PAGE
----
20But in fact Christ has been raised from the dead, the first fruits of those who have died. 21For since death came through a human being, the resurrection of the dead has also come through a human being; 22for as all die in Adam, so all will be made alive in Christ. 23But each in his own order: Christ the first fruits, then at his coming those who belong to Christ. 24Then comes the end, when he hands over the kingdom to God the Father, after he has destroyed every ruler and every authority and power. 25For he must reign until he has put all his enemies under his feet. 26The last enemy to be destroyed is death.

            The Easter story is the core of the Christian faith. It’s also a little hard to swallow. For many of us the basic story of Jesus makes sense. We grew up hearing stories of Jesus and his teachings. We’ve learned about his commitment to justice, his love and welcome for surprising people. We connect with his call to love others as we love ourselves and treat other people as we want to be treated. Even if we didn’t grow up in a church, our greatest values as a society were shaped by Jesus’ teachings.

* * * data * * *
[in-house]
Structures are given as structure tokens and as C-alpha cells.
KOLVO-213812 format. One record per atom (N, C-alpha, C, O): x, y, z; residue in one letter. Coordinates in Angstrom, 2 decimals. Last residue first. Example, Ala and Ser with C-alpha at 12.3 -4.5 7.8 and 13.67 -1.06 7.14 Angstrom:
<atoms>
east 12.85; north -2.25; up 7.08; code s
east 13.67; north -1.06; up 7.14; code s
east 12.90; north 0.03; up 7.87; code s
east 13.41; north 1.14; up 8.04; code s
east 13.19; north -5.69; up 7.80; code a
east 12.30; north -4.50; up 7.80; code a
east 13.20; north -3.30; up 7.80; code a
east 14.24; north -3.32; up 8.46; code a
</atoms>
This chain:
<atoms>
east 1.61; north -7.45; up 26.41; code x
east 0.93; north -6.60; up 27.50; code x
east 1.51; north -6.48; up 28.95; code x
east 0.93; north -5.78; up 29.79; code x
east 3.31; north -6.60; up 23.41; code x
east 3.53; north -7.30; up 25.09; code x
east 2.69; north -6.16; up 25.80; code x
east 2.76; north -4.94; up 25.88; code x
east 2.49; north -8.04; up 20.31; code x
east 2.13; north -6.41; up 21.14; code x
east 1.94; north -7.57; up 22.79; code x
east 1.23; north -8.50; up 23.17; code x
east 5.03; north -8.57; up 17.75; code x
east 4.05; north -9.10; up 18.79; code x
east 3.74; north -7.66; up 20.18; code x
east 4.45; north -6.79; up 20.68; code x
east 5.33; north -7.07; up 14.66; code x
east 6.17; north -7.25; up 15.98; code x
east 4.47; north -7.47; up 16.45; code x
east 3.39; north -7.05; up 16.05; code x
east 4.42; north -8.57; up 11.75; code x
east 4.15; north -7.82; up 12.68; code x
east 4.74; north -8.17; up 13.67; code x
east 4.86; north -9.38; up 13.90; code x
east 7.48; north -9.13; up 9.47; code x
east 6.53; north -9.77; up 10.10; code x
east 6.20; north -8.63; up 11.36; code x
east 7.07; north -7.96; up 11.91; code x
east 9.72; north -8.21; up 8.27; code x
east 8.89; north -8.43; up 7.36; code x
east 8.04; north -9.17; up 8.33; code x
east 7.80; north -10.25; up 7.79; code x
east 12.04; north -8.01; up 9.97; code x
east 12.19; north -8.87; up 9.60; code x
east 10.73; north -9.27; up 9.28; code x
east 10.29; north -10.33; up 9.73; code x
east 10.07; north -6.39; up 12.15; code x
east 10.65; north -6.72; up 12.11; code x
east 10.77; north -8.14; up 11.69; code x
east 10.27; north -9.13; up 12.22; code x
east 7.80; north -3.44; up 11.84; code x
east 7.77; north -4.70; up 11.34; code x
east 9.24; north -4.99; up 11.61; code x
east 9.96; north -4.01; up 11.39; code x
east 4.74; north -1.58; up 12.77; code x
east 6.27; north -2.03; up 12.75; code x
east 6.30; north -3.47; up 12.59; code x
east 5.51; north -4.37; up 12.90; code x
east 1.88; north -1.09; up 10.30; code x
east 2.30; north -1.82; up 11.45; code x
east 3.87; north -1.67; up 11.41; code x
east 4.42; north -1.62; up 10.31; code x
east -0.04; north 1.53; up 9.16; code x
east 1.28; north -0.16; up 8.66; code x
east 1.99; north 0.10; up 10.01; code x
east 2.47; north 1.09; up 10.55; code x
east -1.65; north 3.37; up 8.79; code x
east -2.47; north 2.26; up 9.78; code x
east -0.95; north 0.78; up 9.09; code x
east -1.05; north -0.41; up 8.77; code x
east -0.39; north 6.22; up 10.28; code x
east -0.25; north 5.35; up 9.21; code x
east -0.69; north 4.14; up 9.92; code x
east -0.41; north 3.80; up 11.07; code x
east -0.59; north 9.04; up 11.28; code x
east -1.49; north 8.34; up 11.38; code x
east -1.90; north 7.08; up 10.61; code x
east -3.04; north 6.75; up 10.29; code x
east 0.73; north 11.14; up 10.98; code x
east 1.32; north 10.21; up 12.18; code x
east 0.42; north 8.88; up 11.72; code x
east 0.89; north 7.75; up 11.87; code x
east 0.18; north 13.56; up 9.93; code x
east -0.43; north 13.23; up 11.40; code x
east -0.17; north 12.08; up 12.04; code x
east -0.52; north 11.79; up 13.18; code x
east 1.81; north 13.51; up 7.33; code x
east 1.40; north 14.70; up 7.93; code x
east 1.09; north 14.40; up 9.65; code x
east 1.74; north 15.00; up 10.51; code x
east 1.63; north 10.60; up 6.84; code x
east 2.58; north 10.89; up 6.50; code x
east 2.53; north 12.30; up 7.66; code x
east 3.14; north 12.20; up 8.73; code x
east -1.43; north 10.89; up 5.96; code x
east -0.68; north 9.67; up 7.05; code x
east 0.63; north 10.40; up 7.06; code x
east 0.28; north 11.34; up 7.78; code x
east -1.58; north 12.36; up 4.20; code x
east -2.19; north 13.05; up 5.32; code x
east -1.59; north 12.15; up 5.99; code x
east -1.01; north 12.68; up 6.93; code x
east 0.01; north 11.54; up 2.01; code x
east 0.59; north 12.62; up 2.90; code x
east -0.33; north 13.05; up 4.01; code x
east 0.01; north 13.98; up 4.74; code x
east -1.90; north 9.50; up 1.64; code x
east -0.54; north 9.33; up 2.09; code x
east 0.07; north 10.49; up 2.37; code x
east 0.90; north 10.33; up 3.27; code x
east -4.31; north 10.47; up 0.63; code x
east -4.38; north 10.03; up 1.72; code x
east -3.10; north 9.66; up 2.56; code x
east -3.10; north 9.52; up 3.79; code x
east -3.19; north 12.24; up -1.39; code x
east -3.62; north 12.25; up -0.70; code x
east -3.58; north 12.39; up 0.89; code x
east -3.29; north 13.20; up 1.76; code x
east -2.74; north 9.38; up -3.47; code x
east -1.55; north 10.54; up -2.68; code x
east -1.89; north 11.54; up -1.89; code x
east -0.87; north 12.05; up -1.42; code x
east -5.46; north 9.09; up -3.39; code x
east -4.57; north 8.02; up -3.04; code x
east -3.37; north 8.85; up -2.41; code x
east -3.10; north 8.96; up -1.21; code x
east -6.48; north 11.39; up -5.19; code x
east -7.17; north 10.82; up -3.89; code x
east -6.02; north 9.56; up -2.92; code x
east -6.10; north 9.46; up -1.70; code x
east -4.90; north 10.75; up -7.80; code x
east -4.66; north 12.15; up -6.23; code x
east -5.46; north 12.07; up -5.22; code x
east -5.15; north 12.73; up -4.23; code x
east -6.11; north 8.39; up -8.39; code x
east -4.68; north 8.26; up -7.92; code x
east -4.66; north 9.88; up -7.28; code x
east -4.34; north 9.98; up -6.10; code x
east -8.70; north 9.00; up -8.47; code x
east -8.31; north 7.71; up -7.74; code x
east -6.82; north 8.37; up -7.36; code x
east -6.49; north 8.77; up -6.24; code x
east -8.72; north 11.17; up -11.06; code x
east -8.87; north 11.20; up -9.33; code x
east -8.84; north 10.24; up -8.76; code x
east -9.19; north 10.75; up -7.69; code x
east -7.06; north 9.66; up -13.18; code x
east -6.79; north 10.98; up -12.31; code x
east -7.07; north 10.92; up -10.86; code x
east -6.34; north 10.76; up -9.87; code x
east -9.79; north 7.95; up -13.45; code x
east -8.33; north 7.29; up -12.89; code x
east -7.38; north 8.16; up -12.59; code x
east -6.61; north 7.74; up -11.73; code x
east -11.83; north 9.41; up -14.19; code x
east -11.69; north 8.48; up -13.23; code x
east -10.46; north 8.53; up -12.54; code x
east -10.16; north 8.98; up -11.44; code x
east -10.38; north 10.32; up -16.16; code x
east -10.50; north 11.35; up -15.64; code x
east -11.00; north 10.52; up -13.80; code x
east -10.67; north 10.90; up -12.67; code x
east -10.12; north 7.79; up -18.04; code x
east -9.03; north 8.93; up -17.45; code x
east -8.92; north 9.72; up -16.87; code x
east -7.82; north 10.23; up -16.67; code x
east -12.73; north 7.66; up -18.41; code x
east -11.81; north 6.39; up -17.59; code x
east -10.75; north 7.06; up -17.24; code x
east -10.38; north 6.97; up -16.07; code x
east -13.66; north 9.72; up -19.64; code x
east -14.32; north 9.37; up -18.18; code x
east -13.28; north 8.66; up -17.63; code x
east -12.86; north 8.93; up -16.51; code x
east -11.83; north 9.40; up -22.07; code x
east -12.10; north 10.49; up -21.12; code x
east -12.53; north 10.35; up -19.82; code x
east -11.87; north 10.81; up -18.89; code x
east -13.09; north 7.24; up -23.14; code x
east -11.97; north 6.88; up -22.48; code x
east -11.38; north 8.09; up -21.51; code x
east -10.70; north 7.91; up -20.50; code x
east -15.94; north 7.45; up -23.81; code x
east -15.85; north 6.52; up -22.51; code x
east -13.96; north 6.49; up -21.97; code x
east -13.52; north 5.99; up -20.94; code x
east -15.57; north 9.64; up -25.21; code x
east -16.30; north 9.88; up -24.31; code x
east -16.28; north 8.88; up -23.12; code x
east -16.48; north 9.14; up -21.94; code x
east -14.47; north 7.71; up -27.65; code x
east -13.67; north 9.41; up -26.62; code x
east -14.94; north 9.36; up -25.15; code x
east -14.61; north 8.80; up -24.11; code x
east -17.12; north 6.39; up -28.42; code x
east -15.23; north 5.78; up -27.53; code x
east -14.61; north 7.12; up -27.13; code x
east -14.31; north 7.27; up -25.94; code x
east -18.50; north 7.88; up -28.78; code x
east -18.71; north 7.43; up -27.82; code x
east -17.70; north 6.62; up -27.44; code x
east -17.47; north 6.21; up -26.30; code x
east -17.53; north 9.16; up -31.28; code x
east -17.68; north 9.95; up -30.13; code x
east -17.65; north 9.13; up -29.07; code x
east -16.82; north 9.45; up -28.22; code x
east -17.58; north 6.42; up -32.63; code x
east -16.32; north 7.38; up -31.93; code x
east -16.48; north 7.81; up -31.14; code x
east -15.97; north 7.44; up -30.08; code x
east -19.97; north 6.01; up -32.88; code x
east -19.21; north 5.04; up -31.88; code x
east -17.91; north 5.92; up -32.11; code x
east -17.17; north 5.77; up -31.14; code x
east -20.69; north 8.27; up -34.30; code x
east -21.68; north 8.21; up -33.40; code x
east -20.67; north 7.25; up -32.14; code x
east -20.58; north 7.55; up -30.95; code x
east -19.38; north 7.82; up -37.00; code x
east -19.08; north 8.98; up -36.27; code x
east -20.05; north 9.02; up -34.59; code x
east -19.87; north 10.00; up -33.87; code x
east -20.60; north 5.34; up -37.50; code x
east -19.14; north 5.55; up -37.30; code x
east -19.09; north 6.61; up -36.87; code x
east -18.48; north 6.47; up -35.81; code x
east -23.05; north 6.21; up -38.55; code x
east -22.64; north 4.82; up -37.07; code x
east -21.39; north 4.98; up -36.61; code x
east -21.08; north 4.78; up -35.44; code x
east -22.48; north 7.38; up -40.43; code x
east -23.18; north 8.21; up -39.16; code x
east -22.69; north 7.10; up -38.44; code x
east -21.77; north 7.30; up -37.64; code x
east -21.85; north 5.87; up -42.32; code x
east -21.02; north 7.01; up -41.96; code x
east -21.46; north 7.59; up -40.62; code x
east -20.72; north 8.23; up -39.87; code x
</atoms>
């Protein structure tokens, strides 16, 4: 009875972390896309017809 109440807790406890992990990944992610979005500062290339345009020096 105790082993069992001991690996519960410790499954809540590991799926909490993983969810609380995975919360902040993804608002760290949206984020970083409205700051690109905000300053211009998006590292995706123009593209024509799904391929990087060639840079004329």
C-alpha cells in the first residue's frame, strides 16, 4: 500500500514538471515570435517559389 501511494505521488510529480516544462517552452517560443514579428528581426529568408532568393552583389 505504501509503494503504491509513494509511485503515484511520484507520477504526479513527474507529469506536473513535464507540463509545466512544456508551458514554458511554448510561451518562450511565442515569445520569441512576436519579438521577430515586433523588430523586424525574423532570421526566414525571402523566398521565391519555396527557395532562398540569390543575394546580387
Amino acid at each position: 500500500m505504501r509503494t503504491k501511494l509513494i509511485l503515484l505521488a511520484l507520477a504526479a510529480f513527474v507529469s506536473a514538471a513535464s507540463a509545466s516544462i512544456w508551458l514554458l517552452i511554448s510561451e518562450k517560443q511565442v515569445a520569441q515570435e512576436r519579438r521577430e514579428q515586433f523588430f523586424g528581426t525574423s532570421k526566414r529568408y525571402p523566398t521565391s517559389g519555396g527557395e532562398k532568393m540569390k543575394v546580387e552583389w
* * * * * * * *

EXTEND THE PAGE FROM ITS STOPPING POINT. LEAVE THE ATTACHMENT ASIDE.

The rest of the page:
We can probably understand Jesus’ conflict with the religious leaders too. He guided people to God directly without getting obsessed with religious rules and traditions and authorities. That made the leaders uncomfortable, like serious change does in any institution. They couldn’t dismiss him, so they found a way to put him to death. We know enough about human selfishness and violence to believe that. It’s tragic and terrible, but it fits with what we know is wrong with the world.

            The resurrection is harder to believe. It doesn’t fit with what we know at all. When people die, they don’t come back. We’d like to believe in the resurrection, but it’s awfully hard to accept. We want to believe. We want love to be stronger than death. We long for a reason to hope that the world’s story has a happy ending, but we almost don’t dare.

            We’ve been disappointed before. So many things that we’ve hoped for haven’t materialized. The world is hard, and we don’t want to look soft. We don’t want to be suckers. It’s easier not to trust too much, and the resurrection is a huge leap of faith.